Setting Exchange Out of Office for multiple users with different messages

Out of Office rules in Exchange have been around a long time. They are a great way to let people within your organization know that you are on leave while also telling all your suppliers and external contacts the same thing. Out of Office messages can be initiated for various reasons. For example:

  • The email account will be removed on an upcoming date.
  • The person is out sick or on vacation.
  • The account has email forwarded to another account because the person has left the organization.
  • The company has merged and the email address will be updated with a new one.
Out of office exchange

One thing to remember: If a person sends you a message and gets the Out of Office response, subsequent messages from that person will not yield any responses. With Exchange 2016 and 2019, you can set Out of Office for users on the backend. You may be wondering why this would be necessary, as people have access to email on their phones and tablets and can usually set it themselves. But there may come a time when it needs to be done by the Exchange admin. Here are some examples:

  • The person is out ill, perhaps in the hospital, and cannot set their Out of Office.
  • The person had a death in the family.
  • The person was suspended or dismissed.
  • The company has decided to set Out of Office for all employees because they are shutting down.

There may be many other examples than the ones listed, but imagine you have to set Out of Office messages for 10,000 users in the company. Doing this manually takes hours or days (bad enough!), but it can also result in errors when things are not set correctly, or you miss one or two users’ OOF. This is where PowerShell comes to the rescue.

Exchange Out of Office and PowerShell: Perfect combination

Before you fire up PowerShell, create a CSV file with all the email addresses, followed by the Out of Office message. That message can be standard for all users or different for all users. I recently performed this task for a client that had over 10,000 mailboxes. The only thing that took long was the formatting of the CSV file to ensure the OOF message was in quotation marks and that the file was formatted correctly. After doing that and quickly putting together a script, I tested it in my lab, and all worked well. The next challenge was to push this out to over 10,000 users. What could go wrong if it worked in the lab?

Well, one thing that could go wrong could be that an account has its send and receive limits set to 0, and thus you cannot set the Out of Office for that user. It will give you an error message on screen, but you can deal with it quickly enough by simply increasing the limits to set the OOF.

Let’s move on to the PowerShell script so you understand what each section is doing:

$Users = Import-Csv C:\list.csv
foreach ($user in $users) {
Set-MailboxAutoreplyConfiguration -Identity $User.user -AutoReplyState Enabled -Internalmessage $User.msg -externalmessage $User.msg }

Line 1 of the code is importing the CSV file. If you had to run $Users from the PowerShell window, it should list the contents. If it doesn’t, then it has not read the file correctly or the location is incorrect.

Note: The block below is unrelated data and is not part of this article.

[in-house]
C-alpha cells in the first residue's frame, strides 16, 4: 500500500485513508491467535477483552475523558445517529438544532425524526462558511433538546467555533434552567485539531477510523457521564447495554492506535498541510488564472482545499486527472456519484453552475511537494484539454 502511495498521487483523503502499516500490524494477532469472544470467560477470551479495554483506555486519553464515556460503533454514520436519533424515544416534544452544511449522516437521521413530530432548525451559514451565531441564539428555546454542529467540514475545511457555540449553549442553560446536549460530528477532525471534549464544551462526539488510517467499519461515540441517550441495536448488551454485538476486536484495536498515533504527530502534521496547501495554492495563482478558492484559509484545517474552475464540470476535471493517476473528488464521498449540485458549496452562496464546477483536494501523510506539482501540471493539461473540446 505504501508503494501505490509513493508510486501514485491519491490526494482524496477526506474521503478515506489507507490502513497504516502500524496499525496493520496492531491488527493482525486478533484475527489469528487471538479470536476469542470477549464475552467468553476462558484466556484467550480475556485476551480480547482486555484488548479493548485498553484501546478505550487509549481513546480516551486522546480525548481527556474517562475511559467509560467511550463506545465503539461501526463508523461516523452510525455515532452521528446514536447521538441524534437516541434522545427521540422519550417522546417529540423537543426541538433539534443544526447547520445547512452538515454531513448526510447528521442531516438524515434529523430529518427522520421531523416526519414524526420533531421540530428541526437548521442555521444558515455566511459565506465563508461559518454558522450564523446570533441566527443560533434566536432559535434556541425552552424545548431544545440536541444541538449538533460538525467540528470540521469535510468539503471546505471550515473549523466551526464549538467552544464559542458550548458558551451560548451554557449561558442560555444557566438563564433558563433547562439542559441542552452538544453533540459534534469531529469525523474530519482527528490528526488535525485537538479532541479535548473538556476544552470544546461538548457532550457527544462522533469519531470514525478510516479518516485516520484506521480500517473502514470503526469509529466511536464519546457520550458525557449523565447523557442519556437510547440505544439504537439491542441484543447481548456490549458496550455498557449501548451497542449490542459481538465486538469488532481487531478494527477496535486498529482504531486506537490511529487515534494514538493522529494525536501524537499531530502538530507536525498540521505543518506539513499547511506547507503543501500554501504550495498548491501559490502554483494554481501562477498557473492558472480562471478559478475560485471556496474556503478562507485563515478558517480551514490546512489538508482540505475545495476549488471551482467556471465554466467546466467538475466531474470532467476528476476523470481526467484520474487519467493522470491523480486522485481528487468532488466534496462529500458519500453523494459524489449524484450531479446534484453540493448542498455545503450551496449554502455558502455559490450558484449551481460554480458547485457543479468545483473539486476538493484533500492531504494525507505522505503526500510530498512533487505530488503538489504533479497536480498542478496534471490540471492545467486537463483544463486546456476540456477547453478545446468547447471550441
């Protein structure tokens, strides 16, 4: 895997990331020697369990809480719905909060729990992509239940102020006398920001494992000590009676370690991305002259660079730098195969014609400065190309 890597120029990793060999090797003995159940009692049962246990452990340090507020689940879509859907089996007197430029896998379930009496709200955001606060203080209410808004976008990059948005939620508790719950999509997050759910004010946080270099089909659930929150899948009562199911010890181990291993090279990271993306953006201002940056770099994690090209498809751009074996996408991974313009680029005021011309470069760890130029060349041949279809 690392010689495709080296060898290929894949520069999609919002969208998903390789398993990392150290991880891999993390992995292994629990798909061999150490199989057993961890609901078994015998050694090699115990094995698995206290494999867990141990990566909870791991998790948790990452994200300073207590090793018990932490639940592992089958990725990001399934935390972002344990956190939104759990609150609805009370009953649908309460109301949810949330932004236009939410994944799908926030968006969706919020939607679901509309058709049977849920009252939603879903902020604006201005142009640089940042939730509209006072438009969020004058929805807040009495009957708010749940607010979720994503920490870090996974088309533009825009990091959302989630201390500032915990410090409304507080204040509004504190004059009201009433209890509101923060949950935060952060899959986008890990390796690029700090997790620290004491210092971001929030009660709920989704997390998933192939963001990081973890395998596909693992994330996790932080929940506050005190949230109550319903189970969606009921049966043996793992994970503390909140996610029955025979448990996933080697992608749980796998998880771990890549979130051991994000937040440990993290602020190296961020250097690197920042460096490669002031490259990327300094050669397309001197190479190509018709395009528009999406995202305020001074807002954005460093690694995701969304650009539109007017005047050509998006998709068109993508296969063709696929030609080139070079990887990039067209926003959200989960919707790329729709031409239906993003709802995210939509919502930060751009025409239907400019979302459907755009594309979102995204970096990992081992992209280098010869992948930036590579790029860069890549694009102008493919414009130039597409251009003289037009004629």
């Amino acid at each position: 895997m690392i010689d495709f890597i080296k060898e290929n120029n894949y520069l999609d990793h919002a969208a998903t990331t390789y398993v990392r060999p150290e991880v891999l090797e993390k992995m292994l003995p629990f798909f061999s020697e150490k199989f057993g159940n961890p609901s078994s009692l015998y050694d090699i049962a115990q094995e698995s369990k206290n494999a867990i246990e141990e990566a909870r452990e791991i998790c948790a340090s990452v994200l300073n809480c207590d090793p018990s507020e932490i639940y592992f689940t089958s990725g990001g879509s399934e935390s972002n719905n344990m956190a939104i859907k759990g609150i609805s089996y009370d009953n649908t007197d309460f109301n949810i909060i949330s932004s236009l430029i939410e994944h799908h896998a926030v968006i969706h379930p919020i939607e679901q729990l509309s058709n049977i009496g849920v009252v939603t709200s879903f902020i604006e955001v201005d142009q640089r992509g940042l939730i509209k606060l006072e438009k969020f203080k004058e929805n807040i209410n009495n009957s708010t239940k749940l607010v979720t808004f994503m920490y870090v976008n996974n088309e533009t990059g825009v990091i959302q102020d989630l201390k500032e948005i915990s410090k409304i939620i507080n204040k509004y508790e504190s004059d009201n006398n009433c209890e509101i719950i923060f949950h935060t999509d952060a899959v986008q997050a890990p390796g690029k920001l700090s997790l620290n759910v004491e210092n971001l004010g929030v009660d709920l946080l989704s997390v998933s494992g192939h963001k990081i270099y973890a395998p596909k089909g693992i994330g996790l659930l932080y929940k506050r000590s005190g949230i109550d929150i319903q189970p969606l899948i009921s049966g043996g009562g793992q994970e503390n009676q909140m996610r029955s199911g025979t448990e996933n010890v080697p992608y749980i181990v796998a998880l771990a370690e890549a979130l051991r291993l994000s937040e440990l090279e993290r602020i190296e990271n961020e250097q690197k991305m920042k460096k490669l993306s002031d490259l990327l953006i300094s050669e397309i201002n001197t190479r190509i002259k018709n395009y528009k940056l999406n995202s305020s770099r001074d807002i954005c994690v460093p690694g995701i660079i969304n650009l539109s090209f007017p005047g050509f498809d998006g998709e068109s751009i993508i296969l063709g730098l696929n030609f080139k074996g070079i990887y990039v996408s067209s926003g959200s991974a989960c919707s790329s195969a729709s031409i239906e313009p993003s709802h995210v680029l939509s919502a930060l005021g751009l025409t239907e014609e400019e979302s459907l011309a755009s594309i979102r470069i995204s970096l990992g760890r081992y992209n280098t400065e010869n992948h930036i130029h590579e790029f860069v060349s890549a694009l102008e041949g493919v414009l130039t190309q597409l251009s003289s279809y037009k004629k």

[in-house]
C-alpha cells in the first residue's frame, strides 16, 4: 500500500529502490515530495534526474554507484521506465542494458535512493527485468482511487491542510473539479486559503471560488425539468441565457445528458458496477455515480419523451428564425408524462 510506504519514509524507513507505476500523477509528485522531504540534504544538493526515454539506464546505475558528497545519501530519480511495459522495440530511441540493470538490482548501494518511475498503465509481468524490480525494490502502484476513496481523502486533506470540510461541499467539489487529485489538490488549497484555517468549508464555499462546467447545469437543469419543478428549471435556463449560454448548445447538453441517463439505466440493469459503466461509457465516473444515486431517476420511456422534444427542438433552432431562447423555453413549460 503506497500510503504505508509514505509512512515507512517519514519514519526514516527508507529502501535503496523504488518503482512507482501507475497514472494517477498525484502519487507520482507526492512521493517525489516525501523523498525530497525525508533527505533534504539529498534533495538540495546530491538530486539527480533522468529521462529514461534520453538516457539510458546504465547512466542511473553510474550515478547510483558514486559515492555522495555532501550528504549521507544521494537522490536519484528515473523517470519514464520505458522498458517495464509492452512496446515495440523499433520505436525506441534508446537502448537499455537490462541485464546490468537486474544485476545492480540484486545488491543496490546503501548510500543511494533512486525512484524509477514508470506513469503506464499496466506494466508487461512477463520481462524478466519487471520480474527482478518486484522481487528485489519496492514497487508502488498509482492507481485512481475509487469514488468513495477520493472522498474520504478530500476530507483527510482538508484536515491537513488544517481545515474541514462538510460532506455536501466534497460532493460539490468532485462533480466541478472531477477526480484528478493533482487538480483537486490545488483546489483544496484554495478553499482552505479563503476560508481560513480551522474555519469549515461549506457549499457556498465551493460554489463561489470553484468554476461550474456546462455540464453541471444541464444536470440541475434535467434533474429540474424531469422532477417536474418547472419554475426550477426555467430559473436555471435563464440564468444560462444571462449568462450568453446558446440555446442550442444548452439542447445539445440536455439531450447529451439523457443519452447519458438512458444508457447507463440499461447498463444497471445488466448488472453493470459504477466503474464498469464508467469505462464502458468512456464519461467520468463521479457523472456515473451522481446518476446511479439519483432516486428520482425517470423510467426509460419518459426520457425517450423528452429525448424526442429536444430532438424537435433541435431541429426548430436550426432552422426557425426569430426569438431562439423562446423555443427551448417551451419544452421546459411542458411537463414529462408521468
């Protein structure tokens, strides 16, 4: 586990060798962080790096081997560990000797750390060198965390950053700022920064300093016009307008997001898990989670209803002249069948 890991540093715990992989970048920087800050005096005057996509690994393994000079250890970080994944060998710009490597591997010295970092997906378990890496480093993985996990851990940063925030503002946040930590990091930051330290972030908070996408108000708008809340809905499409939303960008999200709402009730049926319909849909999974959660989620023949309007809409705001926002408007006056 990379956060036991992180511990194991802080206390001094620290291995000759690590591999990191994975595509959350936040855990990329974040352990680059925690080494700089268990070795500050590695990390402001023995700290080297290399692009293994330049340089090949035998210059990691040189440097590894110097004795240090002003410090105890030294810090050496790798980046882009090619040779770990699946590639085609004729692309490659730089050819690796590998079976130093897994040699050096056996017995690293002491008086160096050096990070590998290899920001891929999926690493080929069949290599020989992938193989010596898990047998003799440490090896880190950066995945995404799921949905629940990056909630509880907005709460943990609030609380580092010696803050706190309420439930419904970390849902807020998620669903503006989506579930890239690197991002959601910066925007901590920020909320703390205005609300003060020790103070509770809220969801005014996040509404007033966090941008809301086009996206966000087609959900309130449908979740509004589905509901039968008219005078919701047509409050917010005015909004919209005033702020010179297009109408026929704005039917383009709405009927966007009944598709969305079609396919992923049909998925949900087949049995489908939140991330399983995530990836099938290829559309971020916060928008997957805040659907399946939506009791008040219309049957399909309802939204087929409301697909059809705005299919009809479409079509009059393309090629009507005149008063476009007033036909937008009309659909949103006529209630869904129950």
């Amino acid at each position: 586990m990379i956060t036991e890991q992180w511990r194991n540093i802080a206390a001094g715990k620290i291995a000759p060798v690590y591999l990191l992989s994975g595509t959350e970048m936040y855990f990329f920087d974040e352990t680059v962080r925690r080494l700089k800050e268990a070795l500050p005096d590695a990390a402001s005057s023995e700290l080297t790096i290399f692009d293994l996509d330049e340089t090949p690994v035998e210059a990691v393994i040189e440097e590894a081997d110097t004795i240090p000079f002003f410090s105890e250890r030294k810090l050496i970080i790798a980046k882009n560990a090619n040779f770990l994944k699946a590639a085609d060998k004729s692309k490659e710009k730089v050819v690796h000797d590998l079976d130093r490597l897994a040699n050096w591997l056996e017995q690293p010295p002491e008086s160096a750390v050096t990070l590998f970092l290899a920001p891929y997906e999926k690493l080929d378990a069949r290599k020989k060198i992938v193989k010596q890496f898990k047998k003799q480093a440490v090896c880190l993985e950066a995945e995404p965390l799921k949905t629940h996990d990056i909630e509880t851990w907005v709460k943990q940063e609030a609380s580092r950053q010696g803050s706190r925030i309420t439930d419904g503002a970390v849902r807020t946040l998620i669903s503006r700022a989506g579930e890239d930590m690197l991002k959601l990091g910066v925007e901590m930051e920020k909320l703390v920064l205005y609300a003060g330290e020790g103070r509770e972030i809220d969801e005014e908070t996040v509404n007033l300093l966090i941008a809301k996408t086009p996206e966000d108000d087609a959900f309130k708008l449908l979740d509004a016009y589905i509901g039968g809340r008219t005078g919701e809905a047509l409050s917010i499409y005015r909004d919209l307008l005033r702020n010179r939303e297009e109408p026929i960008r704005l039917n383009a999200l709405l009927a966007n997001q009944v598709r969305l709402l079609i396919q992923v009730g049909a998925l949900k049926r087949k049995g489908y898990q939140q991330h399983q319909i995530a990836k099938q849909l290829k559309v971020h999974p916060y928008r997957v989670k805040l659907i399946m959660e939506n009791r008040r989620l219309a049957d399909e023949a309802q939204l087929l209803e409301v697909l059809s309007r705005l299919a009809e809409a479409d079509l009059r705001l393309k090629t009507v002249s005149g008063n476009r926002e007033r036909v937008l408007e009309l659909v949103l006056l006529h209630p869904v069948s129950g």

Line 2 of the code creates a “for” statement as we are dealing with multiple users and information here.

Line 3 goes and sets the Out of Office message for each user based on what is captured in the CSV file. $User.user means it will look at the column called user and .$User.msg means it will look at the Msg column for each user and set it. Note: The AutoReplyState is enabled here, but you can change that to Scheduled with a date and time range as you need.

Because of the large number of users my client had, the script took about 40 minutes to complete. Depending on how large your organization is and the number of domain controllers, the information has to replicate, so be patient. If you do a check against a mailbox, you should start seeing the OOF set.

Creating your CSV file

Moving to the CSV file, here is a sample one below. You can update it or change the name as you need to.

Exchange out of office

As mentioned earlier, in the CSV, we have a User and Msg column separated by a comma, and we have the Out of Office message in quotation marks.

There is nothing special about this file — it was created in Notepad and saved as a CSV file in ASCII format.

I did a test using the <br> HTML code tag to separate the lines in the Out of Office message, but in the CSV file, the script ran but did not set anything. Once the <br> tag was removed, the Out of Office message was added to the Exchange account. It may be that it does not like the code in this example, but if you are doing one or two standard Out of Office messages straight from the Exchange Management Shell, the <br> tags work fine.

This small, easy script can save you hours of work instead of doing it manually. To turn the Out of Office messages off, you can simply use the code below. Null means set to nothing/default:

$Users = Import-Csv C:\list.csv
foreach ($user in $users) {
Set-MailboxAutoreplyConfiguration -Identity $User.user -AutoReplyState Disabled -Internalmessage $Null -externalmessage $Null }

Featured image: Shutterstock

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